UIHC expects to continue exceeding budget after staffing compensations, reassignments

The hospital complex expects to continue exceeding its budget because of staffing reassignments and compensations to accommodate for the effects of COVID-19, despite relative financial stability compared to other institutions.

University+of+Iowa+Hospitals+and+Clinics+is+seen+on+Tuesday%2C+Feb.+15%2C+2022.+

Grace Kreber

University of Iowa Hospitals and Clinics is seen on Tuesday, Feb. 15, 2022.

Anthony Neri, News Reporter


University of Iowa Hospitals and Clinics will continue to operate over budget because of a sharp increase in staff compensation, CEO Suresh Gunasekaran told the state Board of Regents Wednesday.

“It’s unavoidable for us not to continue to experience labor challenges that everyone in the health care industry is doing,” Gunasekaran said.

Throughout January and February, hundreds of staff members left work because of COVID-19’s effects on family or staff members themselves, he said. As a result, UIHC has continued to offer staff compensation for extra shifts, critical jobs, and the influx of travel nurses from outside the state.

“When you don’t have enough staff you can’t do all of the care that you want to deliver,” he said. “And at the same time, our labor rates are far more than we budgeted for.”

UIHC plans to return to normal operations at the end of this month because of the staffing reassignments made at the beginning of the year, Gunasekaran said.

UIHC’s current operating margin is about $82 million, or 7 percent, which is about $34 million above its budget, said Mark Henrichs, associate vice president and chief financial officer at UI Health Care.

Compared to its peer groups, Henrichs said UIHC’s margins have remained positive throughout the pandemic.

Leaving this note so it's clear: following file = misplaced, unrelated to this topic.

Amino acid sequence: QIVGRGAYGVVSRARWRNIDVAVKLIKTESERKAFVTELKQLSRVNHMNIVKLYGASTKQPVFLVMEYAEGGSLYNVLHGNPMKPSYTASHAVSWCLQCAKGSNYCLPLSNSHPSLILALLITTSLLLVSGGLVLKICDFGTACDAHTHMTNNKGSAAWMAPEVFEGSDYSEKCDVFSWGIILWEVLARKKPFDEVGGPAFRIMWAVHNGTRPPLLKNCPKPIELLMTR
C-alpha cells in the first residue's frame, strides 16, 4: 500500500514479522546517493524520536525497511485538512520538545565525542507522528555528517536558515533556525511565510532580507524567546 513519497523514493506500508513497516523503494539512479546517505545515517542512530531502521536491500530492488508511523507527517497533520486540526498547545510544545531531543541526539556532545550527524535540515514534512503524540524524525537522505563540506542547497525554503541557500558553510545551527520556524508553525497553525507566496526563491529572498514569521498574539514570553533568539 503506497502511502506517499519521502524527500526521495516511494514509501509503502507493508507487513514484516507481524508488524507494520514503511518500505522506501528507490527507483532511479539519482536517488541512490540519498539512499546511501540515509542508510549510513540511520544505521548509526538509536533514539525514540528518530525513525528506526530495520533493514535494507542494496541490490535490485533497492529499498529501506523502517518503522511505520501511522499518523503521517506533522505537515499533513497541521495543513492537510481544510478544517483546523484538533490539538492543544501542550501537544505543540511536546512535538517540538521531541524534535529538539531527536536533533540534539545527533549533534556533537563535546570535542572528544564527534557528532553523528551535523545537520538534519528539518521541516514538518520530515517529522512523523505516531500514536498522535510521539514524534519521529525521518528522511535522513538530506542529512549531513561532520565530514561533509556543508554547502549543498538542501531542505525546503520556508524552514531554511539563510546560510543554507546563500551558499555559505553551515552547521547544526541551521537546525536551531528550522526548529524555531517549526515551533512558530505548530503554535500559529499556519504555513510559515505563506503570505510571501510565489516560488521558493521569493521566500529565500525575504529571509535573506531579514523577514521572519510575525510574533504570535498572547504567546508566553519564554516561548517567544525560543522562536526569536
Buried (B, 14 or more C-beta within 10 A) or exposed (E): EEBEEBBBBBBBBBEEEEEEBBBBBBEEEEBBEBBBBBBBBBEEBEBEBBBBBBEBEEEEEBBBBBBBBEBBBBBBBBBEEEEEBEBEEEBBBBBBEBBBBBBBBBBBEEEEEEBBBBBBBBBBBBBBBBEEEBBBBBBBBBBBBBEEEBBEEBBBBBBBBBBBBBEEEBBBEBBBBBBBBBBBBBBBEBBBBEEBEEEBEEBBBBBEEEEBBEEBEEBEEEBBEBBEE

COVID-19 protocol

UI Vice President for Medical Affairs Brooks Jackson said while national and state COVID-19 infection and hospitalization rates are plummeting, UIHC has begun to reverse staff reassignments that the omicron variant necessitated.

“I am also consciously optimistic that we have finally turned the corner on the pandemic,” he said.

Around 90 percent of UIHC’s staff have already complied with the federal Centers for Medicare and Medicaid Services vaccination requirements a month before the deadline, Jackson said.

He also said the Centers for Disease Control and Prevention is expected to loosen its mask guidance this week or next week. Jackson expects that UIHC will be in a better place regarding COVID-19 a month from now.

“That’s not only good news from the perspective of the pandemic becoming less of an emergency and more a manageable risk, but also because there is tremendous pent-up demand for our services that we are eager to accommodate for our Iowans,” he said.

Despite the increase in costs, Jackson said UIHC has been doing well financially. Becker’s healthcare rated the hospitals and clinics at No. 10 on its top 10 list of health systems with strong finances. This puts UIHC in a strong position to further infrastructural, research, and educational investment needs, he said.

“Our overall external funding has really grown over the last five years from NIH [National Institutes of Health] funding, with about $101 million to $147 million — that’s a very large increase — and has been steadily improving month to month lately and applications are up,” he said.

Henrichs said the challenge of this year is maintaining volume of staff within a tight labor market.

UIHC’s vacancy rate has doubled since last year, he added.

The hospitals and clinics were able to maintain volumes throughout the first half of 2021 because of large-scale management interventions, but continue to face labor and non-labor inflation, said Henrichs.

“The length of stay has gone up year over year,” Henrichs said. “We’re still running on a very high occupancy level overall.”

Vacancy has affected the surgery space, he said, where rates are flat year to year because of staffing and bed challenges.

“As we’re doing initiatives to recruit new staff, maintain staff in some of the higher agency levels, we’ll see the rest of the year we’ll probably be over budget each month for the overall salary expense,” he said.

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